By mid-December, more than 200 million Americans were considered fully vaccinated against the COVID virus with either two doses of the Moderna or Pfizer vaccine or one dose of Johnson & Johnson’s.
But it may be time to redefine what “fully vaccinated” means: By October, it became apparent that isn’t enough to sustain COVID antibodies long-term, especially against potent strains like the newer omicron variant: One study from the UK’s Health Security Agency indicated protection waned as much as 65% after just 10 weeks.
Some medical experts are suggesting we consider three shots as a new baseline.
“I think we will stop calling people with two shots fully vaccinated within a week or two,” Robert Wachter, the chair of UCSF’s Department of Medicine, said in an online discussion last month hosted by the San Francisco Chronicle. “I just think they’re not. I wish they were,” he said. “Omicron is going to make that case quite vivid.”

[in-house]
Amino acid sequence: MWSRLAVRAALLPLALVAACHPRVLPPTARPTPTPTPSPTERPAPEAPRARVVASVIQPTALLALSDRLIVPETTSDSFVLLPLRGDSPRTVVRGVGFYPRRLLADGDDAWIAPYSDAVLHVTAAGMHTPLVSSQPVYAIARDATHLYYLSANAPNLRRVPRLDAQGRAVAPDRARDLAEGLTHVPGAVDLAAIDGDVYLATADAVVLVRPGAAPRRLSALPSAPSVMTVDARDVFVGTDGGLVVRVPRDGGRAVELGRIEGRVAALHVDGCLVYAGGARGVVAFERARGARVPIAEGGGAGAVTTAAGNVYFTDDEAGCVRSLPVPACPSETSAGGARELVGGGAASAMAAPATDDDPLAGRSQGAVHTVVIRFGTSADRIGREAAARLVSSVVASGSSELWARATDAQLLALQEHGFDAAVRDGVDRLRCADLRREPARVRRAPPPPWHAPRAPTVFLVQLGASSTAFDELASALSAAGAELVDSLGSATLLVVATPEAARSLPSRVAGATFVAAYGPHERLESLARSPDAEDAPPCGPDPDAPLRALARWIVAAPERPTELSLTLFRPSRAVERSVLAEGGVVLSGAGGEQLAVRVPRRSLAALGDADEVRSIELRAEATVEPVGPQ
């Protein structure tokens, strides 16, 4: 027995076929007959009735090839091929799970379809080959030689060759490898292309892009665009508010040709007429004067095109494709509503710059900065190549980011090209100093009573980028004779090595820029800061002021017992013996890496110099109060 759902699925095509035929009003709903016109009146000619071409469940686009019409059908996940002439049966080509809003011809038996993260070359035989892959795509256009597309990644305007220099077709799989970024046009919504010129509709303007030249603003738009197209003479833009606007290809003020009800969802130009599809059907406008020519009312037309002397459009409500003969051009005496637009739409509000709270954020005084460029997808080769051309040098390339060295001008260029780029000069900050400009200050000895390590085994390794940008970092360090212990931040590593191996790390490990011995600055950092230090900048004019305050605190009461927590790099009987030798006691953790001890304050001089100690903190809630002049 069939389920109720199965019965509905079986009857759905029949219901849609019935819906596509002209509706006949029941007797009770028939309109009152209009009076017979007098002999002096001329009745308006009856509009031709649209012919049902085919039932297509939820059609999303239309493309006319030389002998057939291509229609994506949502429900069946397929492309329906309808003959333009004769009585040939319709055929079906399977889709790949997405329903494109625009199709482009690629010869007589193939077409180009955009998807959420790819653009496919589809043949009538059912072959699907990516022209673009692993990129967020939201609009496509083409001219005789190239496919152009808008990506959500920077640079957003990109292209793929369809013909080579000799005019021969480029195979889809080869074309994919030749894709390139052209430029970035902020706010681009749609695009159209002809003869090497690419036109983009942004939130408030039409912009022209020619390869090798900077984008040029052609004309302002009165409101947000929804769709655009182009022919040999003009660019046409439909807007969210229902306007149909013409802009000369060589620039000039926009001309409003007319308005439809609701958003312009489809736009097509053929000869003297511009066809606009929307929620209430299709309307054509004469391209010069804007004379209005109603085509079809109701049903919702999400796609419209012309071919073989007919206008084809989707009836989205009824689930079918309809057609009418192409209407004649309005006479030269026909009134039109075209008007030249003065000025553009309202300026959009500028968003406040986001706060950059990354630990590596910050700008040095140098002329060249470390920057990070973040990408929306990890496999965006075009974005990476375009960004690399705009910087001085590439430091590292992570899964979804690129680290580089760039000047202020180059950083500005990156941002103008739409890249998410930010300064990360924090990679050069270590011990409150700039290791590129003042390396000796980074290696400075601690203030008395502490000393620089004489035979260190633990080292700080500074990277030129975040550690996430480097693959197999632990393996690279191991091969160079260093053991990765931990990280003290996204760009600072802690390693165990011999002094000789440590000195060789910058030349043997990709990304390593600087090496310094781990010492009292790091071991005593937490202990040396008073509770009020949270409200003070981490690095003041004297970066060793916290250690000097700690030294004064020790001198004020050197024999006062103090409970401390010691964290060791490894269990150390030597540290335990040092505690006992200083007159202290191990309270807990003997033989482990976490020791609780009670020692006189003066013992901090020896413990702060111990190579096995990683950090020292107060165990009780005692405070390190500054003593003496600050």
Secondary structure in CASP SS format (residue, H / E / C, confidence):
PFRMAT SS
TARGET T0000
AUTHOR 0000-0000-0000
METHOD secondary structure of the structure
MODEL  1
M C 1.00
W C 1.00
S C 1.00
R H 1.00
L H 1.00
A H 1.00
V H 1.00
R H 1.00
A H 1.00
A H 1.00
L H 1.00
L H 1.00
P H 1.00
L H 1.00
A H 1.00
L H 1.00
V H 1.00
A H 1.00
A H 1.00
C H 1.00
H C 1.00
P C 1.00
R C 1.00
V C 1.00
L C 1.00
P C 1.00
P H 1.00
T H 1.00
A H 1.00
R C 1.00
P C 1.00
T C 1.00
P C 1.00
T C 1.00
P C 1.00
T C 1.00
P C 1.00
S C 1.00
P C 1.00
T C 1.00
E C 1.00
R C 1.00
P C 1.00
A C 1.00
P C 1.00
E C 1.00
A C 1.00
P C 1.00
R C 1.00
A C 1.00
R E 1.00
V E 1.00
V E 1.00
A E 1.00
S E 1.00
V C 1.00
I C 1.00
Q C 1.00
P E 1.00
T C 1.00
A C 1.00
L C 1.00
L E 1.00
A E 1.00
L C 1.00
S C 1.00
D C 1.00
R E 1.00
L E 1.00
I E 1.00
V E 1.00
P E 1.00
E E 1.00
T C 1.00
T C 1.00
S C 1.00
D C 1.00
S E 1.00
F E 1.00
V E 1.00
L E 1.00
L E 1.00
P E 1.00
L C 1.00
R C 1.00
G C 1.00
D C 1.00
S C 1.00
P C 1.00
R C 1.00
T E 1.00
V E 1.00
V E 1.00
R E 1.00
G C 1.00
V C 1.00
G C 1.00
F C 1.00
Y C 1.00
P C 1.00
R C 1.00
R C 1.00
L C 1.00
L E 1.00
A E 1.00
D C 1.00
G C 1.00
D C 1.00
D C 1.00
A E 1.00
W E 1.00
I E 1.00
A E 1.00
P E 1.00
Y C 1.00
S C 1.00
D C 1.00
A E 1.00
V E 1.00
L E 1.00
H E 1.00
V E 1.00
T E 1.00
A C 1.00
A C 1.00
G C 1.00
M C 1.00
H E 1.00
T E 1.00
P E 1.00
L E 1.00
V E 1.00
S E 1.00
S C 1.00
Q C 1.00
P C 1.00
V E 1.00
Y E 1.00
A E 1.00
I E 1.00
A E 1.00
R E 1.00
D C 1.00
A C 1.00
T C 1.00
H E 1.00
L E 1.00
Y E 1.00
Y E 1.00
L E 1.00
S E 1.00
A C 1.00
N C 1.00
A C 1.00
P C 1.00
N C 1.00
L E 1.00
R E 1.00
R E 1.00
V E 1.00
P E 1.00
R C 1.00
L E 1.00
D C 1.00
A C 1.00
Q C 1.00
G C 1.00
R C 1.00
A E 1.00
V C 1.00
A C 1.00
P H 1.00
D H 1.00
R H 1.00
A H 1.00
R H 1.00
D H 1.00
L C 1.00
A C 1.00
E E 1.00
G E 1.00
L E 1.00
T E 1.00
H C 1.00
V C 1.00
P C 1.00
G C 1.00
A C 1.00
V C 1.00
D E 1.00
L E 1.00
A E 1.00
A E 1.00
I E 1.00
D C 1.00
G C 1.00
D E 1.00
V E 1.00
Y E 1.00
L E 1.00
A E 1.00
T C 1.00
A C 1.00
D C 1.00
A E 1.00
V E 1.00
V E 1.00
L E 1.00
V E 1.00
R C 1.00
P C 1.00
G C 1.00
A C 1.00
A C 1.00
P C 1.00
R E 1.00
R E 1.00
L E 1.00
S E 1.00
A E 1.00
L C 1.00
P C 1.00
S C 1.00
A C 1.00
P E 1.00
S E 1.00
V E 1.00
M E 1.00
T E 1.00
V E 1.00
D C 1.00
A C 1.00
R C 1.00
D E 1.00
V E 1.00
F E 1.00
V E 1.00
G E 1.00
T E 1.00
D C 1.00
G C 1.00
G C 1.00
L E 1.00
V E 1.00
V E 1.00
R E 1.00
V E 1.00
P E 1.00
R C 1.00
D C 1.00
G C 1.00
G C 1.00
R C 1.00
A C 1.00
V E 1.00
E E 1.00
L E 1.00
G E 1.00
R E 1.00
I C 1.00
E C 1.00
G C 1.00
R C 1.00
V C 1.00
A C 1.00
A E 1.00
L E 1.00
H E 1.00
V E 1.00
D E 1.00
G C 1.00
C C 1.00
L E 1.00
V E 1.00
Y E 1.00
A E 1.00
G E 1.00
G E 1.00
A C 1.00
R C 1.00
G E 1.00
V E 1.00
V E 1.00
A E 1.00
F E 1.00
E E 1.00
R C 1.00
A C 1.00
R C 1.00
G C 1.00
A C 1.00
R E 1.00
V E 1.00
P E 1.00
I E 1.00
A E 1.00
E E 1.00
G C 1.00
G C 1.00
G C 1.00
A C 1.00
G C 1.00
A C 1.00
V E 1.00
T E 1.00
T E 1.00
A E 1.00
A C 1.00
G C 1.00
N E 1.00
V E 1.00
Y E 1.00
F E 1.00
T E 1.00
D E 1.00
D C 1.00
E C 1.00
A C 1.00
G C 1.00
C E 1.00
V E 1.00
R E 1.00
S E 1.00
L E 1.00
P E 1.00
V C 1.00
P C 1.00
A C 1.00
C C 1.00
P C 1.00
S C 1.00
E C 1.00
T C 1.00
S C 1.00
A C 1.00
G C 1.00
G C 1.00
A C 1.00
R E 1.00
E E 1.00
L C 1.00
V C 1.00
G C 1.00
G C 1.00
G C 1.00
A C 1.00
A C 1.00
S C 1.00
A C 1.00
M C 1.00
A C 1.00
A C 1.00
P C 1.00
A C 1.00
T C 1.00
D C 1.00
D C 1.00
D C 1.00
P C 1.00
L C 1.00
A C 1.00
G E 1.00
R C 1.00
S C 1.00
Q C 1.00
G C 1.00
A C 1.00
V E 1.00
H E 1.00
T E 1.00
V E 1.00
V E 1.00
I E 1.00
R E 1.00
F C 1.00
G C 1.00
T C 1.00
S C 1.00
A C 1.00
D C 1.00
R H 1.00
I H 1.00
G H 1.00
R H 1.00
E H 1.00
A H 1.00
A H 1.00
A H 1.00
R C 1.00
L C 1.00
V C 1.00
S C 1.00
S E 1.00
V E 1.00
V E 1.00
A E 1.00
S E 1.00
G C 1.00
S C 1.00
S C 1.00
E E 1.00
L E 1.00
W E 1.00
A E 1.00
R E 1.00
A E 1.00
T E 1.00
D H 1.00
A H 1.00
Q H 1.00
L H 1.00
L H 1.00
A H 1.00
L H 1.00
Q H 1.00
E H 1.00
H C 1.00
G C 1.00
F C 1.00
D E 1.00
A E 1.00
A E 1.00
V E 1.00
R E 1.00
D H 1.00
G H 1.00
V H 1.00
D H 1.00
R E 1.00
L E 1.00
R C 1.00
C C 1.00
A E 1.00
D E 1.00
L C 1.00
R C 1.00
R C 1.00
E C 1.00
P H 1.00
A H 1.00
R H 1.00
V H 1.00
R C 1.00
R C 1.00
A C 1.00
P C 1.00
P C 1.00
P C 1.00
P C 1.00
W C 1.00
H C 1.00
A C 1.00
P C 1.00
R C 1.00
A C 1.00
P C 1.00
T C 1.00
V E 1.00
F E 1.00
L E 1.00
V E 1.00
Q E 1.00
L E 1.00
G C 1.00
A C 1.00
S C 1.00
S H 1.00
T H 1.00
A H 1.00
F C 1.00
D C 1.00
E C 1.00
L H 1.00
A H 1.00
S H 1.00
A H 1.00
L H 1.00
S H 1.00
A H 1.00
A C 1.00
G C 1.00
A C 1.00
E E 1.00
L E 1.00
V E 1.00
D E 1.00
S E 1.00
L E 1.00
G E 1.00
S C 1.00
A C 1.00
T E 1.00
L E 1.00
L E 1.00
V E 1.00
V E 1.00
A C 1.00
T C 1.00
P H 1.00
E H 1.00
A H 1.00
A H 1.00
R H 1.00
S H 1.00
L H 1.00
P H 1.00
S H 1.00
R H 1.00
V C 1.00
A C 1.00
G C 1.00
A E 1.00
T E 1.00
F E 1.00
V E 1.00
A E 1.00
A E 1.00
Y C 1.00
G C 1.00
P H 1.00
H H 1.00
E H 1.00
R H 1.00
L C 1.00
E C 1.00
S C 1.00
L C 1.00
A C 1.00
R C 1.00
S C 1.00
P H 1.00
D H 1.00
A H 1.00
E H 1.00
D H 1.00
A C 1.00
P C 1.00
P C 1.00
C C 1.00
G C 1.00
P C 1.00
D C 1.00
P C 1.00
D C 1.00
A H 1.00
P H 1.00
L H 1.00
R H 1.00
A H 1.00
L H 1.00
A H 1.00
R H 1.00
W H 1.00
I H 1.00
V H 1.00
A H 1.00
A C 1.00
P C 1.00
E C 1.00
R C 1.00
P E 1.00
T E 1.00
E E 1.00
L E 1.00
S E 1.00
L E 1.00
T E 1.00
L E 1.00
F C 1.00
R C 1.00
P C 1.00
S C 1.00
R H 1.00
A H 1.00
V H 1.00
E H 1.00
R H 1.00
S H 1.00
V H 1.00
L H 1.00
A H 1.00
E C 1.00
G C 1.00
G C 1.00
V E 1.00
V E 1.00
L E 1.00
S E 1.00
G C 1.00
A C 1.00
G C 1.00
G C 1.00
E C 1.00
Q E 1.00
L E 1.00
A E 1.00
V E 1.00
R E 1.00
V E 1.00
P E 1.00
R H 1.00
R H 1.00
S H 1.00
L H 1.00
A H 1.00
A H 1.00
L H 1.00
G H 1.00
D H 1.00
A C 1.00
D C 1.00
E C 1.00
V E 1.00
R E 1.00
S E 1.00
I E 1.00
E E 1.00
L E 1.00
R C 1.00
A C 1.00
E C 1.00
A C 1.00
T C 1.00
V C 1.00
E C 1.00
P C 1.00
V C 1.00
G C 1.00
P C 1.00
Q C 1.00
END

Nearly 100 million Americans have received a booster shot but even before the omicron variant emerged, disease experts were already considering the need for an annual booster to top off protection as the effectiveness waned and new variants emerged. 
According to UCSF’s Wachter, it’s still too early to know how protected those who received the J&J vaccine are. “There’s always someone who got J&J and says, ‘What about me?’ And the answer is, we have no idea,” Wachter said. “Do they need a third shot? I think that question is going to be important to answer.”
According to a Dec. 29 study by the South African Medical Research Council, for individuals who received one dose of the J&J vaccine, known as Ad26.COV.2, a booster delivered six to nine months later raised their odds against hospitalization from 63% to 85%